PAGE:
Coronavirus Variant Discovered in India is Renamed Delta

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If you haven’t yet mastered the name of the latest coronavirus variant to set nations on edge — B.1.617.2, as evolutionary biologists call it — then fear not: The World Health Organization has proposed a solution.

The group said on Monday that it had devised a less technical, and more easily pronounceable, system for naming variants — the mutated versions of the virus that have driven new surges of infections around the world.

Variants will be assigned letters of the Greek alphabet in the order in which they are designated potential threats by the W.H.O.

B.1.617.2, for example, which has contributed to a deadly surge in India, has been named Delta under the new system. That variant may spread even more quickly than B.1.1.7, the variant discovered in Britain that has contributed to devastating waves of cases globally. (B.1.1.7’s new name is Alpha.)

Scientists will keep assigning long strings of letters and numbers to new variants for their own purposes, but they hope that Greek letters will roll off the tongues of nonscientists more easily.

There is also a deeper motivation: The letters-and-numbers system was so complicated that many people were referring to variants by the places they were discovered instead (“the Indian variant” for B.1.617.2, for example). Scientists worry that those informal nicknames can be both inaccurate and stigmatizing, punishing countries for investing in the genome sequencing necessary to sound an alarm about new mutations that may well have emerged somewhere else.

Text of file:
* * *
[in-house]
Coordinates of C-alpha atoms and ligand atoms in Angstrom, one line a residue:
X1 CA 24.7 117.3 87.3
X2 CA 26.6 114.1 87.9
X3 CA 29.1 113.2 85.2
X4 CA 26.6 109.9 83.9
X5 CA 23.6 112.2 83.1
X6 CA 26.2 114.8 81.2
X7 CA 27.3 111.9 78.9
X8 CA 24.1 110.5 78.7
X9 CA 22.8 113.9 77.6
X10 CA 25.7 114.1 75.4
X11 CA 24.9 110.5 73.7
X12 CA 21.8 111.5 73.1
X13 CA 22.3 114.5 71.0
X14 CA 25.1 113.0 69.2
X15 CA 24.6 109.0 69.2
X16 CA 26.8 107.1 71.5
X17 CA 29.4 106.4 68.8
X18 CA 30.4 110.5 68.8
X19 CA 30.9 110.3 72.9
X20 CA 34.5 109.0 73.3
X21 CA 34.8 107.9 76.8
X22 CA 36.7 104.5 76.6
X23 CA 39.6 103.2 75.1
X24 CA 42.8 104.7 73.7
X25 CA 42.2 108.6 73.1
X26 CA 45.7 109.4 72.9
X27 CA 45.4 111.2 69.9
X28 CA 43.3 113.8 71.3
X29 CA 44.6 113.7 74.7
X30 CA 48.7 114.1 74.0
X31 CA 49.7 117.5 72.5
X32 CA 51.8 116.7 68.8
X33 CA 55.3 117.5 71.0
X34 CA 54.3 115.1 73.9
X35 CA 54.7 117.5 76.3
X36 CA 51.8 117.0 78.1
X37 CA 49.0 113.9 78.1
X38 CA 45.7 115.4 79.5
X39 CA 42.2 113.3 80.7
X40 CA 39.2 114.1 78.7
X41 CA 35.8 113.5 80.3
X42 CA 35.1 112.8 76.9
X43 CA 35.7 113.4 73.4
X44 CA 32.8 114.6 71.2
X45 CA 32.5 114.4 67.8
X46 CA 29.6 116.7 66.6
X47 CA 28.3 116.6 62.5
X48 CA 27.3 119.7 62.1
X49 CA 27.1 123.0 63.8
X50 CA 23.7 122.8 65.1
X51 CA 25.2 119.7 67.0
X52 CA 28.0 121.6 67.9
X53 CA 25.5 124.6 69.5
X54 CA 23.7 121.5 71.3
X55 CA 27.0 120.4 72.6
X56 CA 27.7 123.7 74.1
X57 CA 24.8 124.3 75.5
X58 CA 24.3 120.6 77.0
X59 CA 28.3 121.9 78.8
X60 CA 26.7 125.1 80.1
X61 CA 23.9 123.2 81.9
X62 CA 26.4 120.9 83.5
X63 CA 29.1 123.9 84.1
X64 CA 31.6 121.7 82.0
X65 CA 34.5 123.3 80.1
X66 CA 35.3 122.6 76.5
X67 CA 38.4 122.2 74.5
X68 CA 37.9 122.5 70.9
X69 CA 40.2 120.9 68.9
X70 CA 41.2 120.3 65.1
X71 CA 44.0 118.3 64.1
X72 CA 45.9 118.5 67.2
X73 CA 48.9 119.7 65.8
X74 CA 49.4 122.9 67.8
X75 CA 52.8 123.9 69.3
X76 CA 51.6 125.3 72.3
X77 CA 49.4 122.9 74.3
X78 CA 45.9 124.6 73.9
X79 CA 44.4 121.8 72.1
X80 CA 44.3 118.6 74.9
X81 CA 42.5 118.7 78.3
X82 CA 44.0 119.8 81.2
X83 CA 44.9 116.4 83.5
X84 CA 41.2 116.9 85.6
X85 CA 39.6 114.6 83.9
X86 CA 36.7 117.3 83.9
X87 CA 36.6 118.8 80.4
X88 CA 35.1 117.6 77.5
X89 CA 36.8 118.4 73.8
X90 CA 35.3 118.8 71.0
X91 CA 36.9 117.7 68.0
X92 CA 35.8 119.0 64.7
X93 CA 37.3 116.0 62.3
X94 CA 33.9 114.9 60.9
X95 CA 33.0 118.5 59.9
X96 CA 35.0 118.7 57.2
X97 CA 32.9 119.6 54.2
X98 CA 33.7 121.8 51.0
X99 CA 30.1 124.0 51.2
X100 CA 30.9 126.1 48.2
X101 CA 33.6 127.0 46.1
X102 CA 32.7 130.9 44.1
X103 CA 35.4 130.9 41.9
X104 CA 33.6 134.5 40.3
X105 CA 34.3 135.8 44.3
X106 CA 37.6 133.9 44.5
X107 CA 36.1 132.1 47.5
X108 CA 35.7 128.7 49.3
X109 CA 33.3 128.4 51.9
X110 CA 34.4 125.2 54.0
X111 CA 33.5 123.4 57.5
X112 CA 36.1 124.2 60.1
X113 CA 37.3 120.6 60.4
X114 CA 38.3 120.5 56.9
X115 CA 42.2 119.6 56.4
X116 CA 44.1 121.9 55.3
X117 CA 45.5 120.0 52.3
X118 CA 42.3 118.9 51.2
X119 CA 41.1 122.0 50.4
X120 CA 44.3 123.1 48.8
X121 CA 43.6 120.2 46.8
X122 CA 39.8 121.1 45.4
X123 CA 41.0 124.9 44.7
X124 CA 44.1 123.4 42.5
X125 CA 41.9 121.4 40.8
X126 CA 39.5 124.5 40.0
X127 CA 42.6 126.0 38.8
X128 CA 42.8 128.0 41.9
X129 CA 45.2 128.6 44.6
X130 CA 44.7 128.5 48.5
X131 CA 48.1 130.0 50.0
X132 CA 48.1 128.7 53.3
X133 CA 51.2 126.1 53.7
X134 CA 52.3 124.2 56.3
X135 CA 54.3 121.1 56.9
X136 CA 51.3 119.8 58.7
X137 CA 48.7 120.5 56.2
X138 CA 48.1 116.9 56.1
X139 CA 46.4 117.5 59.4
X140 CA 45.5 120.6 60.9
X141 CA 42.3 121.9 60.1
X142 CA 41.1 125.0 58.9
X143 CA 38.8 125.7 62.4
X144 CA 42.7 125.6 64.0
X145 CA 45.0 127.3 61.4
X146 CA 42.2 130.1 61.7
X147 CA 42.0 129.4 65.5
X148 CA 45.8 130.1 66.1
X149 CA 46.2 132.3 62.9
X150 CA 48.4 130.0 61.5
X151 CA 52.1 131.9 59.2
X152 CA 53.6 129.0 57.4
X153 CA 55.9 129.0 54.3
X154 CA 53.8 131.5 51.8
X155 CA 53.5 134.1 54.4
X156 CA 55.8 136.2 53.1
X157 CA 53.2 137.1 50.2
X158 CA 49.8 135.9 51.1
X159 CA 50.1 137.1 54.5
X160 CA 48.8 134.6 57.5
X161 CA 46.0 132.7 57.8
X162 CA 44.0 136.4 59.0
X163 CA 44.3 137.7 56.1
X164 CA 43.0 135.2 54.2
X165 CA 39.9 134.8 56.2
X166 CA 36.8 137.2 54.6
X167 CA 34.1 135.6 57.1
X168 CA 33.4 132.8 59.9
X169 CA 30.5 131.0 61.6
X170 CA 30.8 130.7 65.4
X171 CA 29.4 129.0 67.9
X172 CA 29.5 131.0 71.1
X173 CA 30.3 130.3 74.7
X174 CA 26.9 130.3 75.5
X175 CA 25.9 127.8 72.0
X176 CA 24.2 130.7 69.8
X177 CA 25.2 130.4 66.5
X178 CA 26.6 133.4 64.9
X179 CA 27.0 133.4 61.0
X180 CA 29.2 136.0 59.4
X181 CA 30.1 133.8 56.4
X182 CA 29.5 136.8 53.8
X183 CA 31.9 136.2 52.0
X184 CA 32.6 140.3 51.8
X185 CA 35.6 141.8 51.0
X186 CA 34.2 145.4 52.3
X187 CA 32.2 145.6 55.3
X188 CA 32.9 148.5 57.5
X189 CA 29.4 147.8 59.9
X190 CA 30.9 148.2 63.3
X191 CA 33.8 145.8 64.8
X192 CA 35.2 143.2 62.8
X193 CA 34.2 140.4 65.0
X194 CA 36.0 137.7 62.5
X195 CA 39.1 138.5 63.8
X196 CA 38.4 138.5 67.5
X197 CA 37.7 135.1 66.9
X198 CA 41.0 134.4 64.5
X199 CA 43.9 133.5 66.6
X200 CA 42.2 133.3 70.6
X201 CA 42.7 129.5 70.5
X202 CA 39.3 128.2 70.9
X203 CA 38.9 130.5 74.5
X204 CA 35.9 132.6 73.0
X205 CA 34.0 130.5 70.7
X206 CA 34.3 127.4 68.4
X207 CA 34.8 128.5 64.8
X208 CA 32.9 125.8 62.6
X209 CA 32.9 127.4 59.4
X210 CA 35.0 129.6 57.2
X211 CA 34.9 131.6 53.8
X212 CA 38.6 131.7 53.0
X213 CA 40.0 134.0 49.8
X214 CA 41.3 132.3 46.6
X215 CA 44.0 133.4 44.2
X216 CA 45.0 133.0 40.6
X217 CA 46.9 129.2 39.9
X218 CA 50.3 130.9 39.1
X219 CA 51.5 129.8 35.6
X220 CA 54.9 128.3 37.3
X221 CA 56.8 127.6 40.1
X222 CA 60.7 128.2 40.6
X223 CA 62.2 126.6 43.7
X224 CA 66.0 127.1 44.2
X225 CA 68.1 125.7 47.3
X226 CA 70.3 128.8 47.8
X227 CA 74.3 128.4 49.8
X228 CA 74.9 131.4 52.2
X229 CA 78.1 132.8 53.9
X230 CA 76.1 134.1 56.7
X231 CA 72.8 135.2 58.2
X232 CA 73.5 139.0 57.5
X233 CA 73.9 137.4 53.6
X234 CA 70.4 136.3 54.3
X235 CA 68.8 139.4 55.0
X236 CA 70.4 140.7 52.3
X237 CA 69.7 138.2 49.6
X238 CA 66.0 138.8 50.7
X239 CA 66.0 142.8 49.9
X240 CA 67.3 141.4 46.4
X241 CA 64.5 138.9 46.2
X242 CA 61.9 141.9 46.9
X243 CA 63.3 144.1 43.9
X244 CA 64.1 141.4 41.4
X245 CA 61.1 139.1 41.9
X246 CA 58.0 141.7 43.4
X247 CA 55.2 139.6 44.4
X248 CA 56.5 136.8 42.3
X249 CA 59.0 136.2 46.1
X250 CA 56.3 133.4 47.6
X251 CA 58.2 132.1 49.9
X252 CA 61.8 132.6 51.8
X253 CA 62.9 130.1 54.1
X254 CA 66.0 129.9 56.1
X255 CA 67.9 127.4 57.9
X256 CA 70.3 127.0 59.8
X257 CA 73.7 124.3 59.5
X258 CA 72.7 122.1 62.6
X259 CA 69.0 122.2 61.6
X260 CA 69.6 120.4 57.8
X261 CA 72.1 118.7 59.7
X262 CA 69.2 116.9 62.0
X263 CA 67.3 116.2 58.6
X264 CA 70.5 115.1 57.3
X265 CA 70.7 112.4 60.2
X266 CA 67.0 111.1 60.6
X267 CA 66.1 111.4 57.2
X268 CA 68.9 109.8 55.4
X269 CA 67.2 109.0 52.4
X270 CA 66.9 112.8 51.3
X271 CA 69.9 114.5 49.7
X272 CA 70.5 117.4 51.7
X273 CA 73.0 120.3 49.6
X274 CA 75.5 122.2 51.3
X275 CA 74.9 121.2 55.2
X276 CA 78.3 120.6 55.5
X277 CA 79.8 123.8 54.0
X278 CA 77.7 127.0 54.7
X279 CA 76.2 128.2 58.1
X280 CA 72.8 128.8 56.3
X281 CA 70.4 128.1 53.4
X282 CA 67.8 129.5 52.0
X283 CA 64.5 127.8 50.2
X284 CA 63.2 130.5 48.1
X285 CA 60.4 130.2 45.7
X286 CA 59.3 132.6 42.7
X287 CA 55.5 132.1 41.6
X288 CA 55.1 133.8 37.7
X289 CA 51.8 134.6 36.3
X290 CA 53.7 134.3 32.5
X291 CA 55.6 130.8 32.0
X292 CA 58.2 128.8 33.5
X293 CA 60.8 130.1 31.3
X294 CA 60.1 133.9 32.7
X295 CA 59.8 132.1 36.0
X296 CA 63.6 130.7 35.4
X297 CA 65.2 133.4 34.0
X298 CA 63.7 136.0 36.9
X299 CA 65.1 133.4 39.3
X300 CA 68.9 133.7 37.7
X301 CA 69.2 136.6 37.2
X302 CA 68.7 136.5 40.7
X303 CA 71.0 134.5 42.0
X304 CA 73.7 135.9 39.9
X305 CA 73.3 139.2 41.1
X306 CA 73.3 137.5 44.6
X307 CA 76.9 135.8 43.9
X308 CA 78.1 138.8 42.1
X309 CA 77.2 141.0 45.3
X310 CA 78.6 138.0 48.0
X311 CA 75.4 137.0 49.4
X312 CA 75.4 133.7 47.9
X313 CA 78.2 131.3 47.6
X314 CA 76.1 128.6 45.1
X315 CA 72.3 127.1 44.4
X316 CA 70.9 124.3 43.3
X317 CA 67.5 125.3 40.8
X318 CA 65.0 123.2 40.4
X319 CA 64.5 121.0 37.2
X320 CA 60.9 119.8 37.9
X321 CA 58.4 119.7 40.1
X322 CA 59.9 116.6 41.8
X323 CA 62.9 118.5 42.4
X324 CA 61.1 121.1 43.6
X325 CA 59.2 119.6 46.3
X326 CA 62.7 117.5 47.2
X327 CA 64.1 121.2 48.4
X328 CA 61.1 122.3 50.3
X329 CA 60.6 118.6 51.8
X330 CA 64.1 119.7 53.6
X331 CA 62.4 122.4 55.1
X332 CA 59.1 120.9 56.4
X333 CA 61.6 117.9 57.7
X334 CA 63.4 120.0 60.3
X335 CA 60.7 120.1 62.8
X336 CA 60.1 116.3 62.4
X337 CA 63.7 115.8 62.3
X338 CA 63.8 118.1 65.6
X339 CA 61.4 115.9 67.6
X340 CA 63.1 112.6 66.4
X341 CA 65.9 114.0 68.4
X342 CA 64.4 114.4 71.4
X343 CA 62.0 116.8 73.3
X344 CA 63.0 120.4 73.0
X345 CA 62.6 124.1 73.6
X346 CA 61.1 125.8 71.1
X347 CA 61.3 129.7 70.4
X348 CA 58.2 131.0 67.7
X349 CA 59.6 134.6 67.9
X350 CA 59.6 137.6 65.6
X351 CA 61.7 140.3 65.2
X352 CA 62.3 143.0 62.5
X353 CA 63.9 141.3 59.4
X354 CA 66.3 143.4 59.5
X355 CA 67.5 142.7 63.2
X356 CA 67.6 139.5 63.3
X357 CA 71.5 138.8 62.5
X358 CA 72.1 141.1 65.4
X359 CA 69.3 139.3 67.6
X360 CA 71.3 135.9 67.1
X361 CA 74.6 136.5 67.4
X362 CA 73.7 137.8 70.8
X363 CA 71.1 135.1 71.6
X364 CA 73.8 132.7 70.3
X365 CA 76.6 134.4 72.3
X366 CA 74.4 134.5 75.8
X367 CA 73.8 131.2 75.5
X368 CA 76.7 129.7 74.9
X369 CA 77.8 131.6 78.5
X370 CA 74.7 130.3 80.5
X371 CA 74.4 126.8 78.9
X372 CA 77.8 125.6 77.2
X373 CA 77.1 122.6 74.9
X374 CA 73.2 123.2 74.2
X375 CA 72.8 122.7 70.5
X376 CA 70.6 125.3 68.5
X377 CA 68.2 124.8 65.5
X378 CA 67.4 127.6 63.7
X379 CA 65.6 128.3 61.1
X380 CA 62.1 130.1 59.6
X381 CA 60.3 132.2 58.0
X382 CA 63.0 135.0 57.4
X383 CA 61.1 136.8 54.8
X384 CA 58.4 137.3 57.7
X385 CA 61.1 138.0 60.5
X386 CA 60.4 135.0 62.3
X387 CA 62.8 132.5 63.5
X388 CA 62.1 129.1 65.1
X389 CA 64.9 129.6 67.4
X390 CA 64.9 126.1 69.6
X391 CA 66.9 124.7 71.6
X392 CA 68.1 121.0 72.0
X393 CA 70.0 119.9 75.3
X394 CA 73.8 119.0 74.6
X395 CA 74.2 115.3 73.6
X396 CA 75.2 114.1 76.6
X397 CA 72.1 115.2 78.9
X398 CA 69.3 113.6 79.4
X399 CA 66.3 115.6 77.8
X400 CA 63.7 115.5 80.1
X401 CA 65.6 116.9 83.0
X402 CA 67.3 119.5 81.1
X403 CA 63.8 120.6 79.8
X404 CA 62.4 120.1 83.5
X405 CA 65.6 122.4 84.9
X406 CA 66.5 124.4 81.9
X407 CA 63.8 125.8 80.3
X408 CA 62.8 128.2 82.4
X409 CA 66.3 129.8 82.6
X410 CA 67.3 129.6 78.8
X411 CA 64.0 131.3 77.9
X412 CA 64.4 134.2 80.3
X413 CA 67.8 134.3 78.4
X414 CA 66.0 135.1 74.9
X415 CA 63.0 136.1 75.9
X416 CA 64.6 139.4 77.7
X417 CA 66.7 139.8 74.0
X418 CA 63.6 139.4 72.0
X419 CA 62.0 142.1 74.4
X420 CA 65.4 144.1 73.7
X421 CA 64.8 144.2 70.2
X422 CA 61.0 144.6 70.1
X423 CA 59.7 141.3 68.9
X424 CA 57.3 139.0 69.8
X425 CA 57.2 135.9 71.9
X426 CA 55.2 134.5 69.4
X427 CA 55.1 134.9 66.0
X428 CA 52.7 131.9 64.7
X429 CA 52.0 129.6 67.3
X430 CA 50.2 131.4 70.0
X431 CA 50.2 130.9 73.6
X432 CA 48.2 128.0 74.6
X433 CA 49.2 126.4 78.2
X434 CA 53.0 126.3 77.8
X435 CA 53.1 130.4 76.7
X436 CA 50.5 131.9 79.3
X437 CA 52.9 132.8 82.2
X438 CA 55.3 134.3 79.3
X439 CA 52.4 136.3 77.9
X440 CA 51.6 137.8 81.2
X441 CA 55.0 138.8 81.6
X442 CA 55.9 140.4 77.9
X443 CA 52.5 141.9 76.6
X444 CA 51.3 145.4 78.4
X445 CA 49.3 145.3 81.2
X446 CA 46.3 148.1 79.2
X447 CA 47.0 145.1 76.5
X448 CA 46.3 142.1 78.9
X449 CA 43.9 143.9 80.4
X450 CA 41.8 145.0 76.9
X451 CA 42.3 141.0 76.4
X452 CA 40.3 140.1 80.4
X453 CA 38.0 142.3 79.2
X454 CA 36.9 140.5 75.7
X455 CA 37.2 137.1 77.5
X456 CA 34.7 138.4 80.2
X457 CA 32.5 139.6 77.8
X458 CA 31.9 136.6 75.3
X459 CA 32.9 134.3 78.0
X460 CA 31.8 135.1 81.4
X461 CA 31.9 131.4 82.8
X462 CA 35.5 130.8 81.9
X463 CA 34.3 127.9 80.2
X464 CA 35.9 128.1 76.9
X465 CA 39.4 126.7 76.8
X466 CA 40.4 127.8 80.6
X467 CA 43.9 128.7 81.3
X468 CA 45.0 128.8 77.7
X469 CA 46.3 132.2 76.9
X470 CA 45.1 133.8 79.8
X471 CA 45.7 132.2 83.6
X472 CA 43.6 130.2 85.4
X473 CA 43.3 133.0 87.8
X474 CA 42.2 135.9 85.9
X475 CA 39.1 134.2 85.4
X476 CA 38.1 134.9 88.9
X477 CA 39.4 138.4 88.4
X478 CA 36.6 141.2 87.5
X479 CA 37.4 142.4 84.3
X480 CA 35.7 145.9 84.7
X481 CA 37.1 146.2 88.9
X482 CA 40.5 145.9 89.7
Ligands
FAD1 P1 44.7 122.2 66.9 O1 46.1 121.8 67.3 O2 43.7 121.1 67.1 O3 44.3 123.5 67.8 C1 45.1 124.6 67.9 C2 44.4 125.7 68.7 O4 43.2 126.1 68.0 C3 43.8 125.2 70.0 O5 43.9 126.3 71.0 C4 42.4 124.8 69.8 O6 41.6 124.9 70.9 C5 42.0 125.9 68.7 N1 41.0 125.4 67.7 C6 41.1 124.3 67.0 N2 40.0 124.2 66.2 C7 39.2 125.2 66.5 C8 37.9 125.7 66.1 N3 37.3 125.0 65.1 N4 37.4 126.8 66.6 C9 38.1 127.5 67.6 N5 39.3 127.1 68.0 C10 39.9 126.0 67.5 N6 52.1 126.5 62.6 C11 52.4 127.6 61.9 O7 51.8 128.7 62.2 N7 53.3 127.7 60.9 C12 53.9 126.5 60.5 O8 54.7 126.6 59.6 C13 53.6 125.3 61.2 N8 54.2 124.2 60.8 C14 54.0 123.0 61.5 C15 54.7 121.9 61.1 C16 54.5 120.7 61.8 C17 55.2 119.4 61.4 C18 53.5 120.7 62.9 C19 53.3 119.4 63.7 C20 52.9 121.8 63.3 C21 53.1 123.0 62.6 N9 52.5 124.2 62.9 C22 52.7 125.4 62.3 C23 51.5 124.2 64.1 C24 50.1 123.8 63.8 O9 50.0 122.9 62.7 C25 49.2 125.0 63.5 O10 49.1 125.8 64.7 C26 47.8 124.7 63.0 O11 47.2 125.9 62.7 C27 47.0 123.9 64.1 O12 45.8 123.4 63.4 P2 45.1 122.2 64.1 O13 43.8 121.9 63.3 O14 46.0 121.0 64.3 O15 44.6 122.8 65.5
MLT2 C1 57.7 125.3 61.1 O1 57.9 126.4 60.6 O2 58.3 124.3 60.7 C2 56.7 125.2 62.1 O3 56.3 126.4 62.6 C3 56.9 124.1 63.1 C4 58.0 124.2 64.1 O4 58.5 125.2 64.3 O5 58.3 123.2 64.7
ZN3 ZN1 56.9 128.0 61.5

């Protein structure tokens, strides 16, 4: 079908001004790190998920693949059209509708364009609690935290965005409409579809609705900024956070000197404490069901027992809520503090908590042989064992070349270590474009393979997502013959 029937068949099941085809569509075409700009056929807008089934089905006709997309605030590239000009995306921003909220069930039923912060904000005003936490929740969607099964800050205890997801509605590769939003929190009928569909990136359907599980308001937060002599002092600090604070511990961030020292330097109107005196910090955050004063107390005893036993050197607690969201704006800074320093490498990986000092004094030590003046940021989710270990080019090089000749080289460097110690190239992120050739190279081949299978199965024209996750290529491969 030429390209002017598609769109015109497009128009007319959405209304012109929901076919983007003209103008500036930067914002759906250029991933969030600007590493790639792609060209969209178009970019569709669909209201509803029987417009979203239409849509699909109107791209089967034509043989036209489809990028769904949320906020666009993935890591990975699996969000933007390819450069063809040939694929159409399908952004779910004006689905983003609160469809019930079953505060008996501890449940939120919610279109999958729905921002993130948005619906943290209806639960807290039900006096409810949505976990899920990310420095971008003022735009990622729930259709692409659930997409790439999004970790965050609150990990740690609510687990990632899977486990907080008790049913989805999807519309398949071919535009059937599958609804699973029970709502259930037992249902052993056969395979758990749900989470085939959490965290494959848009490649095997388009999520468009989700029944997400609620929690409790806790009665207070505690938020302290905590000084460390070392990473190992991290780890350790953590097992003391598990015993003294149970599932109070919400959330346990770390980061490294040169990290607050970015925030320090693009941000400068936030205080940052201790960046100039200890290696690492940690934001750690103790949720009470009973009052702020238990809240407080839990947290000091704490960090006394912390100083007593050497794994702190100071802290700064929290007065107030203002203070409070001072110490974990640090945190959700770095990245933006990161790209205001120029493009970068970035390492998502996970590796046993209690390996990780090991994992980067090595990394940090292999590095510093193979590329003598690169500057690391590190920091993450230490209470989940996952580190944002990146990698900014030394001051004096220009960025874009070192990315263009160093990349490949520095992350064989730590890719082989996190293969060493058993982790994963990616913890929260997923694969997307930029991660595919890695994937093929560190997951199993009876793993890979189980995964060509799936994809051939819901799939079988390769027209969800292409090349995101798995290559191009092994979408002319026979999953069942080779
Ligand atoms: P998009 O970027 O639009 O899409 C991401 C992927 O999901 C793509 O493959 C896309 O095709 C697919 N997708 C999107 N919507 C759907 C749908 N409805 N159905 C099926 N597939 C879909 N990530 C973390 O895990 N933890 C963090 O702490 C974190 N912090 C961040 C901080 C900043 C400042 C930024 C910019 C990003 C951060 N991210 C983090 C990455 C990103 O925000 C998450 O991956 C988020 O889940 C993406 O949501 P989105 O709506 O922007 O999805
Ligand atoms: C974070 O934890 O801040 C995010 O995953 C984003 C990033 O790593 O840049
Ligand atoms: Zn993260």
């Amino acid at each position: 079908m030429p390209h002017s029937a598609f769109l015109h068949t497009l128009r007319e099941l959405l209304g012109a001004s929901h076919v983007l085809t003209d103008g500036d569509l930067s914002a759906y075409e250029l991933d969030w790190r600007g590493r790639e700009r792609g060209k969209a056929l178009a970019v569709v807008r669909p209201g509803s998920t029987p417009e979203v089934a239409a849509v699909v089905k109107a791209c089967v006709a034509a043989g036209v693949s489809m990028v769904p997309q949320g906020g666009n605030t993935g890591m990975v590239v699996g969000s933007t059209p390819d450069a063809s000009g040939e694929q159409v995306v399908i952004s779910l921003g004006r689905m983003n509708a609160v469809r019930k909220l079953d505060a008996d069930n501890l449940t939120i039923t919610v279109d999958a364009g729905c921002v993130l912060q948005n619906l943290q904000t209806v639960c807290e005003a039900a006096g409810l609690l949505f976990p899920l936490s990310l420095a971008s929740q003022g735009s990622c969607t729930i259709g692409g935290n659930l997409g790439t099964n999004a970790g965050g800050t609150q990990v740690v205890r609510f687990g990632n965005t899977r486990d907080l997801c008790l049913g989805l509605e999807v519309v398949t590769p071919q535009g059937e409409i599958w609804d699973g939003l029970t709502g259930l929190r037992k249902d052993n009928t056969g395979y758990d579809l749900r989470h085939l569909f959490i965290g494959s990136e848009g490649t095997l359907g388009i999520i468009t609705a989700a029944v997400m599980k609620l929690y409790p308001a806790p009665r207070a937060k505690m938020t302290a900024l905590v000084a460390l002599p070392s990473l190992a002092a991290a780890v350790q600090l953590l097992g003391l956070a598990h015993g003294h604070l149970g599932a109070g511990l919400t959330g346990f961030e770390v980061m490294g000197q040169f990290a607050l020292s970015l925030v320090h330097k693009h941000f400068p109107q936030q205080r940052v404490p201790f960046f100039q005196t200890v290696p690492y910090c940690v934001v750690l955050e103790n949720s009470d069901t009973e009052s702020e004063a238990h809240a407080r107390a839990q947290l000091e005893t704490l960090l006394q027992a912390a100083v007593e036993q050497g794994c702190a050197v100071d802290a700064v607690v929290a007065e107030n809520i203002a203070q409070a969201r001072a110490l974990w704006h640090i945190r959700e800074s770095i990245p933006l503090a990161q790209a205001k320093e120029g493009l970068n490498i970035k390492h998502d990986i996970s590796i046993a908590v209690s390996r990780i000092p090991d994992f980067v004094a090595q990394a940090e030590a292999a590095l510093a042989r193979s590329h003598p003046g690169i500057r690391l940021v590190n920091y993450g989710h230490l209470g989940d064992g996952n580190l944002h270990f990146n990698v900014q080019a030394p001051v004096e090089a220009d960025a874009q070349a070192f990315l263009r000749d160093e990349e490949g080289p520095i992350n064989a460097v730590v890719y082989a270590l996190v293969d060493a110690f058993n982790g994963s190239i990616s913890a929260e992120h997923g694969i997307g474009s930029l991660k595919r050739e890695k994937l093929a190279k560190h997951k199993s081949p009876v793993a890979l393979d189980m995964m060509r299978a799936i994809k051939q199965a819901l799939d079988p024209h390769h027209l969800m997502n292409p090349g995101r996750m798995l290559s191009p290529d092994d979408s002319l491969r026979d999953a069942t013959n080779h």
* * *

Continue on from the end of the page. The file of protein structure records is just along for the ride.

Whether the Greek letters will stick is another matter. It has been months since experts convened by the W.H.O. began discussing the issue, allowing labels like “the British variant” and “the South African variant” to proliferate in the news media.

The experts said they had considered a number of alternatives, like taking syllables from existing words to make new words. But too many of those syllable combinations were already recognizable names of places or businesses, they said.

And as it happens, the Greek letters had just been freed up from another task: The World Meteorological Organization said in March that it would no longer use them to name hurricanes.